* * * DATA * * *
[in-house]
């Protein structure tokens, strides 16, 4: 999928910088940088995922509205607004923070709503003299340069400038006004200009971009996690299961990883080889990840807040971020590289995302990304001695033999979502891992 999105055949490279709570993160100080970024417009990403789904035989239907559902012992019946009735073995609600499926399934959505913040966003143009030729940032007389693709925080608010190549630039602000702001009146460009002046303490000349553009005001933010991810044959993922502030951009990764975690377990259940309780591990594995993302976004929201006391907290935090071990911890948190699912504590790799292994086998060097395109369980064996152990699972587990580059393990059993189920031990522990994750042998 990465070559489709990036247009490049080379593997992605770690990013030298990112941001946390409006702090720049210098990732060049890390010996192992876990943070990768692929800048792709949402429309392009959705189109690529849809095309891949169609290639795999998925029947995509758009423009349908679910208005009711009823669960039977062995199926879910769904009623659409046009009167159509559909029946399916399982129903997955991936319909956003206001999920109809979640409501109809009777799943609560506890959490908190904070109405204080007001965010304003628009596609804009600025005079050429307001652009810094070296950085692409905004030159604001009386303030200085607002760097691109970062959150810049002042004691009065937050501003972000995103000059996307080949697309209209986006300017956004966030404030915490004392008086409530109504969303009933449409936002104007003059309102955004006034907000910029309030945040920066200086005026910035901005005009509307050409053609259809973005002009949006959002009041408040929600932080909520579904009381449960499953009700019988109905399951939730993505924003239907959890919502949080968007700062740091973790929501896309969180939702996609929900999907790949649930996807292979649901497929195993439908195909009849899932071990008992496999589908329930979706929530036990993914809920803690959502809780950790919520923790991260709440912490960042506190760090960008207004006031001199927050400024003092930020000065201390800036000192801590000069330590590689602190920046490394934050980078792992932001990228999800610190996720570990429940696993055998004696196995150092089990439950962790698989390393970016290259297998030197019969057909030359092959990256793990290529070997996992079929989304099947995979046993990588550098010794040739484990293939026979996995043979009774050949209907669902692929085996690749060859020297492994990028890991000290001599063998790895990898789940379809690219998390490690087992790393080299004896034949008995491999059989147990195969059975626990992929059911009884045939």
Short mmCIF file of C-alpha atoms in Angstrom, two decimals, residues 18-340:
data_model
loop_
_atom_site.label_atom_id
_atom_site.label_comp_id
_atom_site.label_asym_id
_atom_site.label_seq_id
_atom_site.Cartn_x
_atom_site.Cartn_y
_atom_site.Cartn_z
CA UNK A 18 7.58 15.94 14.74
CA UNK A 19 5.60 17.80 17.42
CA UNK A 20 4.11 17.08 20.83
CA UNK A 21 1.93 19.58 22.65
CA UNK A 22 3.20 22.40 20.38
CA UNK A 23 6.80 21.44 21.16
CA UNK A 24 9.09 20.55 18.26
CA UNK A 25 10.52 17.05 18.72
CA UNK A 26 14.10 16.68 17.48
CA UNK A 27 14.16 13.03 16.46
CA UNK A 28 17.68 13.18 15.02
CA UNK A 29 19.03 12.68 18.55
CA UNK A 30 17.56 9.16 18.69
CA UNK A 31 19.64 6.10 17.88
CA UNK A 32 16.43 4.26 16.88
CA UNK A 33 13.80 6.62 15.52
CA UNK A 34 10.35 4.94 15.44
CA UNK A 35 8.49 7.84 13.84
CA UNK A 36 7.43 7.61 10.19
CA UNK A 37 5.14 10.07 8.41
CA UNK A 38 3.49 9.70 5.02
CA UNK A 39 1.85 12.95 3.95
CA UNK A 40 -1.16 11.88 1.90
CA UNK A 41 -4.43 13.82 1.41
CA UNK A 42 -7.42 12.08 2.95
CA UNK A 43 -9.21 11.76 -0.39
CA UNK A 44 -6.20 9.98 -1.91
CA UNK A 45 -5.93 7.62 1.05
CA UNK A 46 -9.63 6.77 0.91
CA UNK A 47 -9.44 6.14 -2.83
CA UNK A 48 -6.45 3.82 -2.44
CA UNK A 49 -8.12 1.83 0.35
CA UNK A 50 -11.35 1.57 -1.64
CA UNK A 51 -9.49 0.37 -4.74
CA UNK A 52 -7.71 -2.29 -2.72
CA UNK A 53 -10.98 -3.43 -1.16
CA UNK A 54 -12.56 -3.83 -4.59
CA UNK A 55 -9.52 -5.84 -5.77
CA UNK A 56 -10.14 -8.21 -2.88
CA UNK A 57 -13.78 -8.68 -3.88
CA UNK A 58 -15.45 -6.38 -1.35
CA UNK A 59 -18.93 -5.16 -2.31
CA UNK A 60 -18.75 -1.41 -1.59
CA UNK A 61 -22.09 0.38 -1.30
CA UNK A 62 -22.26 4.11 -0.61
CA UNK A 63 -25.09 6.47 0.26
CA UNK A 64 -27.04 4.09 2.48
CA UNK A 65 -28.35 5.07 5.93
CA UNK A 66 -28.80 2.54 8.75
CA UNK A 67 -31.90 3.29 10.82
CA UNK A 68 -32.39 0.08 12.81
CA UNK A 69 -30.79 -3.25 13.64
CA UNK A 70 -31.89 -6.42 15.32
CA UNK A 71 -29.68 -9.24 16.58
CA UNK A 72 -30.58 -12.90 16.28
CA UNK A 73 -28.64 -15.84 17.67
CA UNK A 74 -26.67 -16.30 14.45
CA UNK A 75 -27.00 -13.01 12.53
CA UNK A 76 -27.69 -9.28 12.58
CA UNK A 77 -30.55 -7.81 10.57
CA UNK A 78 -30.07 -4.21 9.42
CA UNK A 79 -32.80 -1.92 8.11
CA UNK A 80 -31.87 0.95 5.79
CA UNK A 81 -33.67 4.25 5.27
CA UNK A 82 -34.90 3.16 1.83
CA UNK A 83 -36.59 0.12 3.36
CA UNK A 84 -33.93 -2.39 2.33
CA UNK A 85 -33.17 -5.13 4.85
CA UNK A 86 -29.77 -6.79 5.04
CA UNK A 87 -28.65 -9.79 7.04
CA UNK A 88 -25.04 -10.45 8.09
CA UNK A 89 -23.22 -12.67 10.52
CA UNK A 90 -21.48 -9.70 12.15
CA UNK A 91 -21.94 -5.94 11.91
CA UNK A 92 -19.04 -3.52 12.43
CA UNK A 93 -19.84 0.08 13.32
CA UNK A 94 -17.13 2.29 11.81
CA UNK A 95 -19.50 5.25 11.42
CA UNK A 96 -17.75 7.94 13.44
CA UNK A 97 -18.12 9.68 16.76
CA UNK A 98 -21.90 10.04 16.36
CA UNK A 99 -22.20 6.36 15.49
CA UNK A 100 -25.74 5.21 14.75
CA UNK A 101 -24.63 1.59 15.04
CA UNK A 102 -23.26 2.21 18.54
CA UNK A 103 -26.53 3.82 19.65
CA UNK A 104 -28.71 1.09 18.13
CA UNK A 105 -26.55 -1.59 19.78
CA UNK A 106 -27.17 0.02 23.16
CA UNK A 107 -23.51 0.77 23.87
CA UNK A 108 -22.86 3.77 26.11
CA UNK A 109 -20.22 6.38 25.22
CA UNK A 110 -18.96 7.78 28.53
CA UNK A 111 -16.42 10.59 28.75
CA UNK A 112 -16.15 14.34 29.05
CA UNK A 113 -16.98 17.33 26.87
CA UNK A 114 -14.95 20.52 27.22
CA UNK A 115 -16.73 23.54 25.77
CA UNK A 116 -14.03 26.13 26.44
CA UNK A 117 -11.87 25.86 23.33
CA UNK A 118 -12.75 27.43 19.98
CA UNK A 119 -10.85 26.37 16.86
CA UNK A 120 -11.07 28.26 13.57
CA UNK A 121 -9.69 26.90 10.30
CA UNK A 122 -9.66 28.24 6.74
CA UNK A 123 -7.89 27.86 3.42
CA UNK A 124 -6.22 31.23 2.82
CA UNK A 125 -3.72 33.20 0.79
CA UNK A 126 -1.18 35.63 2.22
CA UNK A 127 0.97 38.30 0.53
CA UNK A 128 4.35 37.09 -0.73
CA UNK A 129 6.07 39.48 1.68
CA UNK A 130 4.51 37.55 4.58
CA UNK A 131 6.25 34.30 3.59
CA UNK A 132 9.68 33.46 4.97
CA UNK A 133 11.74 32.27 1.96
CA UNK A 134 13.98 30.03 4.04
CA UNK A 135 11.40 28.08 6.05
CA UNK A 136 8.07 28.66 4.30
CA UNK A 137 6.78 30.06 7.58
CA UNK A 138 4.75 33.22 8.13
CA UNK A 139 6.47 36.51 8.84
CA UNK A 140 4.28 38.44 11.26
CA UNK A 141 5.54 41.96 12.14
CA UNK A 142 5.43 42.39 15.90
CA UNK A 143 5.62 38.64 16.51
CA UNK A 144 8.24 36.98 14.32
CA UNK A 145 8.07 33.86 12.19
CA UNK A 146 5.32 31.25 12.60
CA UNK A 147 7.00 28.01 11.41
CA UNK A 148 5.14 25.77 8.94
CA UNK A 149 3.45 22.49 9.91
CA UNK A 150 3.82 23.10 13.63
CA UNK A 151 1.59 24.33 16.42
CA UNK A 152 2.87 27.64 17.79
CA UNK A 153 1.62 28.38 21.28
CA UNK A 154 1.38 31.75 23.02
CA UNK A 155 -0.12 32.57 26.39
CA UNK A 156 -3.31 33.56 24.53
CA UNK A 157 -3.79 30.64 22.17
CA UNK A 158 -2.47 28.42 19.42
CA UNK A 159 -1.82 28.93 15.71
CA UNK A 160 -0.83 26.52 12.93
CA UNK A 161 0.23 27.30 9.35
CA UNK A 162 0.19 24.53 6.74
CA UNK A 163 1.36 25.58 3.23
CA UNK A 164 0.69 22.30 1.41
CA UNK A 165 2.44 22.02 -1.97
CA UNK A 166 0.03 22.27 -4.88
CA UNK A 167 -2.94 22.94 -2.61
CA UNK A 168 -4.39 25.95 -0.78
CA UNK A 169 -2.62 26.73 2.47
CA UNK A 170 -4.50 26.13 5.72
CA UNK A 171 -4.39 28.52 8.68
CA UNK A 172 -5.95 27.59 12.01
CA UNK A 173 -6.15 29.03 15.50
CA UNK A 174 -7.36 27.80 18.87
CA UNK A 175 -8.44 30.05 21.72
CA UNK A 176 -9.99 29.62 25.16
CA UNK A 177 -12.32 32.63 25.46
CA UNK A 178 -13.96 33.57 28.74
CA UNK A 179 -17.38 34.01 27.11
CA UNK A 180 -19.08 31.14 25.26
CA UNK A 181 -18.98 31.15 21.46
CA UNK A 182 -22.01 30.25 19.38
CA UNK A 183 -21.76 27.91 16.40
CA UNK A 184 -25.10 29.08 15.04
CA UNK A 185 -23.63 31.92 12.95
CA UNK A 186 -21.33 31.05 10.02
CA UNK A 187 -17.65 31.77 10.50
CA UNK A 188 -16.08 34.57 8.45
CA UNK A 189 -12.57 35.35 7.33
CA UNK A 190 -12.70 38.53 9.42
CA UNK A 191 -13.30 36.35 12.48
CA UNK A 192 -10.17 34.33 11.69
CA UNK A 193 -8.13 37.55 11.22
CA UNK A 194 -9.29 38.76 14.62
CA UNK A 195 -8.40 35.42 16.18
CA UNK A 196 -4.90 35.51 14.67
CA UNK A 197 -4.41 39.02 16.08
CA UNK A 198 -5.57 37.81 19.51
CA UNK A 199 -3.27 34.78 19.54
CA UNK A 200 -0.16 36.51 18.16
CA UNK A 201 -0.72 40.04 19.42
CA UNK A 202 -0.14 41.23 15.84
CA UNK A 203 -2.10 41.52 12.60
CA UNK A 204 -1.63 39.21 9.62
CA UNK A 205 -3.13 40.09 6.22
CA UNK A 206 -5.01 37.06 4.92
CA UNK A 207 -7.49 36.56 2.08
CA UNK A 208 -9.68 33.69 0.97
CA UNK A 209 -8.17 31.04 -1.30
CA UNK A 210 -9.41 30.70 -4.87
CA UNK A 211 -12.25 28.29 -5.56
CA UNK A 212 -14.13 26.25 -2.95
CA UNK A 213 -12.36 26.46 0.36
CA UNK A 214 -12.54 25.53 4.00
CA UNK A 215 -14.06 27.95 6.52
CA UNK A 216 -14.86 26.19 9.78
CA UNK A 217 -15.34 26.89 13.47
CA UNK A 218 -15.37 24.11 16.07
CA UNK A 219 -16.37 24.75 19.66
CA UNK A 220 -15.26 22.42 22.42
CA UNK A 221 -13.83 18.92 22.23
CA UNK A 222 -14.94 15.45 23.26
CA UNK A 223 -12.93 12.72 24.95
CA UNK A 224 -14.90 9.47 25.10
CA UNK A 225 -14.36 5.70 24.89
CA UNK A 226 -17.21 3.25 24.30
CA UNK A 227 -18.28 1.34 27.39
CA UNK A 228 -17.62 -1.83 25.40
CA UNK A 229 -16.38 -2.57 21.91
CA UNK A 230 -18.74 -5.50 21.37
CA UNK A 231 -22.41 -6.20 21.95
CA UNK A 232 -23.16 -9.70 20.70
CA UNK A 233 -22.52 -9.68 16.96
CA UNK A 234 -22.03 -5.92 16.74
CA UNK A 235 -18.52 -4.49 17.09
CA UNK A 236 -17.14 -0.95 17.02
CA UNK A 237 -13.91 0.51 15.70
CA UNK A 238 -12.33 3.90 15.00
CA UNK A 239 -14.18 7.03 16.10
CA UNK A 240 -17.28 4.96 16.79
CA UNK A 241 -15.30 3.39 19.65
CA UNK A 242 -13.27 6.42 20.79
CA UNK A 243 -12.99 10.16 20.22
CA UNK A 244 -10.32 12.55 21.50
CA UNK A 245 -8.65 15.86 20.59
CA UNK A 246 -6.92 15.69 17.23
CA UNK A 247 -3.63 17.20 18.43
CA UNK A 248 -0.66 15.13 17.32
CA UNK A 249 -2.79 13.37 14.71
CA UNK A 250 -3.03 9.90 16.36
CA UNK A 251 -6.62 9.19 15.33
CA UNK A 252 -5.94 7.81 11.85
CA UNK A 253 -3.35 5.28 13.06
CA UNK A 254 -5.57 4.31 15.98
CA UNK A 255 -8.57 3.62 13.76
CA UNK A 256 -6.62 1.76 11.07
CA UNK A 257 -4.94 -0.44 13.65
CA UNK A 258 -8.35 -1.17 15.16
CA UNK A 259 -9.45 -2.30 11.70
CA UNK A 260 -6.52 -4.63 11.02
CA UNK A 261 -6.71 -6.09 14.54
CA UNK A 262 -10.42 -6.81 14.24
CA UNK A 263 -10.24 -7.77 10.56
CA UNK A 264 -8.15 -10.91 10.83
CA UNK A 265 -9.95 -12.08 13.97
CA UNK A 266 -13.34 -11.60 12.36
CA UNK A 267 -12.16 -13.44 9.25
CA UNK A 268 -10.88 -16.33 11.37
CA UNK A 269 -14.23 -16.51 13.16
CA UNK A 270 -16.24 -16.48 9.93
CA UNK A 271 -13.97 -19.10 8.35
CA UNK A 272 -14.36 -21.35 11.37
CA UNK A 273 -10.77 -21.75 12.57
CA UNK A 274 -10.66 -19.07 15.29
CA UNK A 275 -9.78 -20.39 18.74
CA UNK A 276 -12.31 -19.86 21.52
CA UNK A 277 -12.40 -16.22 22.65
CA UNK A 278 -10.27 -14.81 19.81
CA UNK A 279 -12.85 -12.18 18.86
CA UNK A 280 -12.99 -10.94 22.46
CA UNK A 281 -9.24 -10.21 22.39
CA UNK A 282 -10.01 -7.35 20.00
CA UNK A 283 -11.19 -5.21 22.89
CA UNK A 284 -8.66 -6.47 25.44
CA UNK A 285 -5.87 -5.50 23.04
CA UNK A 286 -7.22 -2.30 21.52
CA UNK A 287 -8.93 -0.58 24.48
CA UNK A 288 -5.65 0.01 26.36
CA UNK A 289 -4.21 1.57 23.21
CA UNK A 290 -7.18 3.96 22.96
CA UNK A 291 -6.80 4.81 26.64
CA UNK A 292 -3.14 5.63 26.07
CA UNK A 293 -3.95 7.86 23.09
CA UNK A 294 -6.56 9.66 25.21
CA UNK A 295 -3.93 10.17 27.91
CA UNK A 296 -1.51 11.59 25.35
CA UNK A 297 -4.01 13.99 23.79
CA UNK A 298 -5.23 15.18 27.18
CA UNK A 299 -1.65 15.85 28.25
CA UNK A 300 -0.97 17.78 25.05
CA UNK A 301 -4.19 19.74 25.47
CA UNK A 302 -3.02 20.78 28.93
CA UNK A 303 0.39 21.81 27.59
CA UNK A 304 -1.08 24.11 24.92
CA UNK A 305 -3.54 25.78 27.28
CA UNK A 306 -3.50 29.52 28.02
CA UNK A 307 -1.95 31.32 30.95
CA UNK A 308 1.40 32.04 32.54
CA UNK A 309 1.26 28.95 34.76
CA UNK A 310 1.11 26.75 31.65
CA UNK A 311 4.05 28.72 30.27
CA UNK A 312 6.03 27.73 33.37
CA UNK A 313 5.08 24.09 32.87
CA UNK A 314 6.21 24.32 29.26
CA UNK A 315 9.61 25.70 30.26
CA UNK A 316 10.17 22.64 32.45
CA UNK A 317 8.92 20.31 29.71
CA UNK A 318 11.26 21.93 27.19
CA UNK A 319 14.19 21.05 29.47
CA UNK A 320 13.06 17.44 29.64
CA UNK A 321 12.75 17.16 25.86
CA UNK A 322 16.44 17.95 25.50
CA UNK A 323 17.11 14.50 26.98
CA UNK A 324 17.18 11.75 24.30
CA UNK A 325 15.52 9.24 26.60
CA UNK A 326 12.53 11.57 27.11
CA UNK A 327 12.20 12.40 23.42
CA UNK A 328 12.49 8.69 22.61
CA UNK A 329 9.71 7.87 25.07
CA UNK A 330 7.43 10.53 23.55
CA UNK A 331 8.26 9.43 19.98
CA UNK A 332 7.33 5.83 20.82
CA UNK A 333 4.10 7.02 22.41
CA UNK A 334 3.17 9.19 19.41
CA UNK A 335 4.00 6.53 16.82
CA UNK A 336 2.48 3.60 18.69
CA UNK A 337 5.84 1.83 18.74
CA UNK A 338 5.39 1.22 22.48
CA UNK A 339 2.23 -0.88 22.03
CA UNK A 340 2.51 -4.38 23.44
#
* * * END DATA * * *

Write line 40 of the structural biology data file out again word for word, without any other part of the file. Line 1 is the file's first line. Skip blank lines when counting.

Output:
CA UNK A 45 -5.93 7.62 1.05